Hacktivists, malware, scams, data theft and DDoS attacks are among the Department of Homeland Security’s concerns regarding this summer’s Olympic Games set to take place in London, according to the DHS Cybersecurity and Communications Integration Center’s Strategic Outlook.
The document focuses primarily on a disruption of operation caused by DoS or DDoS attacks. With an IT staff of more than 5,000 individuals for the Olympics, many of whom are volunteers, the DHS is warning about the potential for inside jobs. However, citing a recent defacement of the Azerbaijani National Olympic Committee’s website by the Iranian hacker crew ‘Cocain Warriors,’ the DHS is equally worried that ideologically motivated hackers could organize DDoS attacks against or deface official websites.
Specifically, the DHS claims that the stringent enforcement of copyright and digital content limitations on social networks and in other places may prompt cyber-reactions. There is also the risk that some unforeseen news event could incite the ire of hacktivists and catalyze some sort of reaction from them as well.
How the Olympic network responds to such attacks will depend on the sophistication of the DDoS and the resiliency of the target. DDoS launched by a large, internationally seeded botnet will be difficult to withstand, particularly if organizers don’t take proper precaution.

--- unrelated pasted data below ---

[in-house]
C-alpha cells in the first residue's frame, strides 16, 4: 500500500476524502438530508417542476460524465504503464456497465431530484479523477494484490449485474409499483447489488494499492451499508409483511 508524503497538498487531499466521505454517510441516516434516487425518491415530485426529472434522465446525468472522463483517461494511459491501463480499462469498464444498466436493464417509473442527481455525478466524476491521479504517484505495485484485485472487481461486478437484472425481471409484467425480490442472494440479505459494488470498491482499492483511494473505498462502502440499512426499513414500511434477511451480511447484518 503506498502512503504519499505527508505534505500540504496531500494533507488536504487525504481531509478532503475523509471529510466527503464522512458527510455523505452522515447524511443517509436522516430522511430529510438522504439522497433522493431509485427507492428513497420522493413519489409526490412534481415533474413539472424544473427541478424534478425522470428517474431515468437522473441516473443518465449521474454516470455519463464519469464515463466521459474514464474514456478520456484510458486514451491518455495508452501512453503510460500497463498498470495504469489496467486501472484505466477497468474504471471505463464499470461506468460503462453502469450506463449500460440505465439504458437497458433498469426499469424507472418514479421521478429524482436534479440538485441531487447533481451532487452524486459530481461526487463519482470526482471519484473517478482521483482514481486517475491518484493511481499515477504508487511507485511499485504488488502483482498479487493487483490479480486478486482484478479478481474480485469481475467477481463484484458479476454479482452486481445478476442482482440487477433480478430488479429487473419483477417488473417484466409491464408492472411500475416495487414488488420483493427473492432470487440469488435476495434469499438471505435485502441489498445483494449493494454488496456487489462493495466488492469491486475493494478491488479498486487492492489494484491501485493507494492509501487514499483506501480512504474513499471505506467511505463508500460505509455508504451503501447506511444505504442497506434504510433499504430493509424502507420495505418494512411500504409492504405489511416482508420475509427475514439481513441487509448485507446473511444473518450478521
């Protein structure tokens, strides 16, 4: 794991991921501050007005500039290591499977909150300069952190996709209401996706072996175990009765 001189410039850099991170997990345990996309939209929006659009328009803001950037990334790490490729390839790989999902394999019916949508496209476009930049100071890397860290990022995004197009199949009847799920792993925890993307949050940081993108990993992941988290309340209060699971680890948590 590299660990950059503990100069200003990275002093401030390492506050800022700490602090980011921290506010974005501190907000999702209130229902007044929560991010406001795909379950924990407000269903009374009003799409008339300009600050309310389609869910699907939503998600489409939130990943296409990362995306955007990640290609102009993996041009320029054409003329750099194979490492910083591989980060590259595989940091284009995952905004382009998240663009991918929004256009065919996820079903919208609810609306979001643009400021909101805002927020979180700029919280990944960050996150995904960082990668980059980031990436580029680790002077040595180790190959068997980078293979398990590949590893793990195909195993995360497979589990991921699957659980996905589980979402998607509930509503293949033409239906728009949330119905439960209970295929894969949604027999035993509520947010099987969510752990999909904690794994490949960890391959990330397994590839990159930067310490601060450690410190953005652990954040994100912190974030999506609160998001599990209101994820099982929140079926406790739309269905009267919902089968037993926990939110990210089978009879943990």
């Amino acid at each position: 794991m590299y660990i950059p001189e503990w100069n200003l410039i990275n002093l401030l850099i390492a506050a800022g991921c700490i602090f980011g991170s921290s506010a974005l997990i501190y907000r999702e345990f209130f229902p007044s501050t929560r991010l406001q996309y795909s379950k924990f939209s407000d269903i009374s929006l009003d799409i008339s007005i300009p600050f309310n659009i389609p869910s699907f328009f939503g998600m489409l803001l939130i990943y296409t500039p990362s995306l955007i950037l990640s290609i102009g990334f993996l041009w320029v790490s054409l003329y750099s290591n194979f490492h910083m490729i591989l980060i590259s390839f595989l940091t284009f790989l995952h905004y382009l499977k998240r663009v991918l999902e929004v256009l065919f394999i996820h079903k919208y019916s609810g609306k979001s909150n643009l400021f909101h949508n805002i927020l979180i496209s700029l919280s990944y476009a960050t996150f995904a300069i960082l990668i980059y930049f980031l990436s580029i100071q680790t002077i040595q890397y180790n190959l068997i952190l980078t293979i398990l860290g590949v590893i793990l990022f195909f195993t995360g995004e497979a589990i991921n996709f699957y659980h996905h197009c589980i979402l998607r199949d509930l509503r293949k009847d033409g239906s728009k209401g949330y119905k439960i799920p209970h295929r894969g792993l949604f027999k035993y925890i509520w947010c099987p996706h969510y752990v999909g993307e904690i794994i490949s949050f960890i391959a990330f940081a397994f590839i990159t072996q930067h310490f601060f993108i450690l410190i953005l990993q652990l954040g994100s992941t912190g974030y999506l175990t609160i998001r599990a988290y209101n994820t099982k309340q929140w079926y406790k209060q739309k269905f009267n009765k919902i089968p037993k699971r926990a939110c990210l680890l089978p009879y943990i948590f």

Of course, like any other internationally newsworthy event, cybercriminals will try to exploit it for a quick buck. The document claims that the Beijing Olympics were targeted some 12 million times a day during the Beijing Games in 2008. So, individual users need to be on lookout for all kinds of social engineering scams, malware redirects, blackhat SEO, fake ticket sales (one group apparently made $3.5m selling fraudulent tickets in 2008), and spear-phishing attempts to pilfer corporate data.
As always, be skeptical when a video prompts you to download a codec to view (what you are really downloading is probably malware). As Brian Krebs says, “If you didn’t go looking for it, don’t install it!”
One thing to really keep your eyes open for is mobile-based threats. The proliferation of mobile devices from 2008 to 2012 has been dramatic. The number of applications tailored the London Games will be enormous. The DHS is obviously concerned about a slew of malicious applications flooding mobile app markets.
Whether the London Olympics will be as active for hackers, online activists and cybercriminals as the Beijing games were remains to be seen. On one side, cyber-attacks have become more common in the last four years. On the other hand, China is one of the world hotbeds for hackers and cybercrime, not to mention a favorite target of hacktivists on account of its alleged human rights violations.
You can read the entire DHS strategic outlook here [PDF].